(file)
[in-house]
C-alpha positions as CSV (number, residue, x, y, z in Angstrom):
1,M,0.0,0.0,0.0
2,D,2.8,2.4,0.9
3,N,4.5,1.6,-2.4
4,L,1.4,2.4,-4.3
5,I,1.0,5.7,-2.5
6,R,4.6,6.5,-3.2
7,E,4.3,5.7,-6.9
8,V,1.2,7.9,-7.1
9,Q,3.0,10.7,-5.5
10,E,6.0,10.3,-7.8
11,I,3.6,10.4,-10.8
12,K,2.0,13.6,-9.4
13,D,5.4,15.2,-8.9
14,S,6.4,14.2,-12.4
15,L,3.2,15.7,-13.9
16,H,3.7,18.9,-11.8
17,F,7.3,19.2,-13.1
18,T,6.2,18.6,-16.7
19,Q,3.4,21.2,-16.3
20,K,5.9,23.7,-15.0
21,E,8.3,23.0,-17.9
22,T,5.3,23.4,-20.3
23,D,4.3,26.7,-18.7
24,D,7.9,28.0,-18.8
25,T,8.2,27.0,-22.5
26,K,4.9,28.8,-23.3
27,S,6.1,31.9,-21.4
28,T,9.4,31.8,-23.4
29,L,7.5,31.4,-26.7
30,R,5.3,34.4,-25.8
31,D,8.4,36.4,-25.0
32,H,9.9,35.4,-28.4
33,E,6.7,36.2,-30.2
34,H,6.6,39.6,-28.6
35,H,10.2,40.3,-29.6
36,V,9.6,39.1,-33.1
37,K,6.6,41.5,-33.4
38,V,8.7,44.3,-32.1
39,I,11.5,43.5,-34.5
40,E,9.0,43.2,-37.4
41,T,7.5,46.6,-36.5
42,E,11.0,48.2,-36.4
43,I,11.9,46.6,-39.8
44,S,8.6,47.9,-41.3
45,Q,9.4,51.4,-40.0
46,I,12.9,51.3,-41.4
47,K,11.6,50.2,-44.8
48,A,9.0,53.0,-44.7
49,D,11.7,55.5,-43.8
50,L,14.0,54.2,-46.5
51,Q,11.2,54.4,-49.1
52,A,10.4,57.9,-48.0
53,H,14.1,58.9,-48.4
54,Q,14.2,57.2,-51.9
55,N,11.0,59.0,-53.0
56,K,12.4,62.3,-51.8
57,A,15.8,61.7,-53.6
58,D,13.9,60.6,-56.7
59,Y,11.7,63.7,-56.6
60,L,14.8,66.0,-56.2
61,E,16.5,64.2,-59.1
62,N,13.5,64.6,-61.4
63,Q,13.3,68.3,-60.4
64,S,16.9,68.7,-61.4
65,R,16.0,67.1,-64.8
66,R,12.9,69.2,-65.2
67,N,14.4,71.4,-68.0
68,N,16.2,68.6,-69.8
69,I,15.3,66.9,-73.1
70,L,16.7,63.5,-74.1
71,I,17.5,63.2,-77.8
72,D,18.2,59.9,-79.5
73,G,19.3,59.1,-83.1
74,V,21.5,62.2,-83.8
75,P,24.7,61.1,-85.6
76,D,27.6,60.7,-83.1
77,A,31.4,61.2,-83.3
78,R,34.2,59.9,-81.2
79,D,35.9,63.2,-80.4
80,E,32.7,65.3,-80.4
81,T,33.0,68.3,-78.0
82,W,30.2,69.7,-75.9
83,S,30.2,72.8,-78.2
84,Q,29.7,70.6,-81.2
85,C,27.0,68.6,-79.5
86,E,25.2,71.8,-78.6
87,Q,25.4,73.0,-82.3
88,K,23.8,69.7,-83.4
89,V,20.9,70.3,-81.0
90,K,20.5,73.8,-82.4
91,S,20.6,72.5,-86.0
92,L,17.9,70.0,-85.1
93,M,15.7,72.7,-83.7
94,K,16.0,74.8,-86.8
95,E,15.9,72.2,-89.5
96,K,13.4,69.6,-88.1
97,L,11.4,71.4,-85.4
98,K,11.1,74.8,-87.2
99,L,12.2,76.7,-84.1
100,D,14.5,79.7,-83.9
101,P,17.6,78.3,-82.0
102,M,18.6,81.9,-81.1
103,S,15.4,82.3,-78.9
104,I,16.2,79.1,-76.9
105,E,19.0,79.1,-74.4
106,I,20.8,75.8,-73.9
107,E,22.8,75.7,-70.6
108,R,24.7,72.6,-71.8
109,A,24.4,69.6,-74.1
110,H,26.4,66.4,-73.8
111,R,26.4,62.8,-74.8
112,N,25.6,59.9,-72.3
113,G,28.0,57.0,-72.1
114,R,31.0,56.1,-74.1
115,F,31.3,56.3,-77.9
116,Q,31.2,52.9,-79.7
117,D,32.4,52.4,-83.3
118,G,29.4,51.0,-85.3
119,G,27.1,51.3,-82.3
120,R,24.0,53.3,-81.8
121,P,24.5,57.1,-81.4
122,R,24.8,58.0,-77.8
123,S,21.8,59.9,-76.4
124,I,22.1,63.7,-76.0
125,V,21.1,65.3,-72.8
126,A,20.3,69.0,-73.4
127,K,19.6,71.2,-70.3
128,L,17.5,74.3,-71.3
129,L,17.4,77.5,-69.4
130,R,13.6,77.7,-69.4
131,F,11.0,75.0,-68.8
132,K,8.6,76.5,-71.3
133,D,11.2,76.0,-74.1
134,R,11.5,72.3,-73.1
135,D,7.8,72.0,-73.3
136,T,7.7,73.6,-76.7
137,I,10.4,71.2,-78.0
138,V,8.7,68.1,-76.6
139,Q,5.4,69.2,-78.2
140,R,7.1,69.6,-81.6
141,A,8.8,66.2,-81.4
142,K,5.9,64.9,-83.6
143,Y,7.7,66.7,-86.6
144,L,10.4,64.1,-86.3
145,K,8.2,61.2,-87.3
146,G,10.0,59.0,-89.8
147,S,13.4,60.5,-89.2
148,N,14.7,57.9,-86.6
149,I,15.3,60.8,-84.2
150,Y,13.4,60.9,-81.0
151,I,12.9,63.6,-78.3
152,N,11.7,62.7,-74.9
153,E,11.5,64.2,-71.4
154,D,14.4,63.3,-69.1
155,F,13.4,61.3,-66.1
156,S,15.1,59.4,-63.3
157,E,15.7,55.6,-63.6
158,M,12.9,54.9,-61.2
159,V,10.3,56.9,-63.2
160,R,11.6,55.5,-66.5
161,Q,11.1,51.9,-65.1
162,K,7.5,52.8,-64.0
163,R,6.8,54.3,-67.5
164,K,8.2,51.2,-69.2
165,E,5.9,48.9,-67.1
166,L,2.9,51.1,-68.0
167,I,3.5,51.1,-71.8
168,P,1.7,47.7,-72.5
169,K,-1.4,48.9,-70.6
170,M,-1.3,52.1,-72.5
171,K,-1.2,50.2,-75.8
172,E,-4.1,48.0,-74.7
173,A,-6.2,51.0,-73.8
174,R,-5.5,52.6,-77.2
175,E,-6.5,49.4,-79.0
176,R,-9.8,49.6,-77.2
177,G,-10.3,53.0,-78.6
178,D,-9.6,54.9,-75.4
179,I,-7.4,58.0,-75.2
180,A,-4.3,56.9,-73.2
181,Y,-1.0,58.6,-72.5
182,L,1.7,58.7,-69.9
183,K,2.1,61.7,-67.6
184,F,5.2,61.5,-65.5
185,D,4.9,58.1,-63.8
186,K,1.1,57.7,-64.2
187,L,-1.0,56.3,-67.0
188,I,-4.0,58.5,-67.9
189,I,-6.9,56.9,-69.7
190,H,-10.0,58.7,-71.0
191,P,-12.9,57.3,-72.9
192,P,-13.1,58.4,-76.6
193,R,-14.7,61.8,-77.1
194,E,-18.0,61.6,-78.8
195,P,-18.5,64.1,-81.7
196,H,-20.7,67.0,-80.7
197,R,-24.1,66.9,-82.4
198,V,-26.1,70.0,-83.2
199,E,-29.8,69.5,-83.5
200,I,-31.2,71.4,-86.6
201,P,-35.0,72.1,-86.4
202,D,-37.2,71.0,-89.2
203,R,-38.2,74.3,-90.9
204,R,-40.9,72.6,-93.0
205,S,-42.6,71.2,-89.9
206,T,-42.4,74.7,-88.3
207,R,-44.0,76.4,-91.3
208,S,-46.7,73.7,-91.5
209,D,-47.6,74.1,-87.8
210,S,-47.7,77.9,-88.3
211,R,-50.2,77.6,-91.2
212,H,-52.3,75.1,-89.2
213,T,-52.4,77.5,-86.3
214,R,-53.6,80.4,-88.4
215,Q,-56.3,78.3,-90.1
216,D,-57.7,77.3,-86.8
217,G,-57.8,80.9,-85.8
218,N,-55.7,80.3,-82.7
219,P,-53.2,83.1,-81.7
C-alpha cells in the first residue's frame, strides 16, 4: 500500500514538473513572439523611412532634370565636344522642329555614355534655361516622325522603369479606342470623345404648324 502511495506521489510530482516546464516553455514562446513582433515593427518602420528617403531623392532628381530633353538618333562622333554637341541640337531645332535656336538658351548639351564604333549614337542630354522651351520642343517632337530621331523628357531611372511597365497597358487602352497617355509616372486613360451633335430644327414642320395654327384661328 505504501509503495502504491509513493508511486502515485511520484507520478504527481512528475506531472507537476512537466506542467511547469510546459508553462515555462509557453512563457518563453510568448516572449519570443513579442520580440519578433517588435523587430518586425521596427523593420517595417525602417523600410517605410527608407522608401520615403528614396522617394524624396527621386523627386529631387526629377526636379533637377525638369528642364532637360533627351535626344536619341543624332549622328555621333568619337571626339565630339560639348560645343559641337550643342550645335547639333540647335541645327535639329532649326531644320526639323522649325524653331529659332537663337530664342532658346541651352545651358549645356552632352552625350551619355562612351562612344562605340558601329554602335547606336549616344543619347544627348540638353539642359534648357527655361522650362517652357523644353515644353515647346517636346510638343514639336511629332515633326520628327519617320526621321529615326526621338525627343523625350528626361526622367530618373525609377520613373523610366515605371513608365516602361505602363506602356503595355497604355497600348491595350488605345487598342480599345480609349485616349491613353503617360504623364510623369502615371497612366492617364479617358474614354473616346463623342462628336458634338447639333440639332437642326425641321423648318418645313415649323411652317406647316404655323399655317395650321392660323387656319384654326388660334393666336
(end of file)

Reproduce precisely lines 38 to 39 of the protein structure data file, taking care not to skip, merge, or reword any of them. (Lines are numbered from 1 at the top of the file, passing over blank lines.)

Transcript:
36,V,9.6,39.1,-33.1
37,K,6.6,41.5,-33.4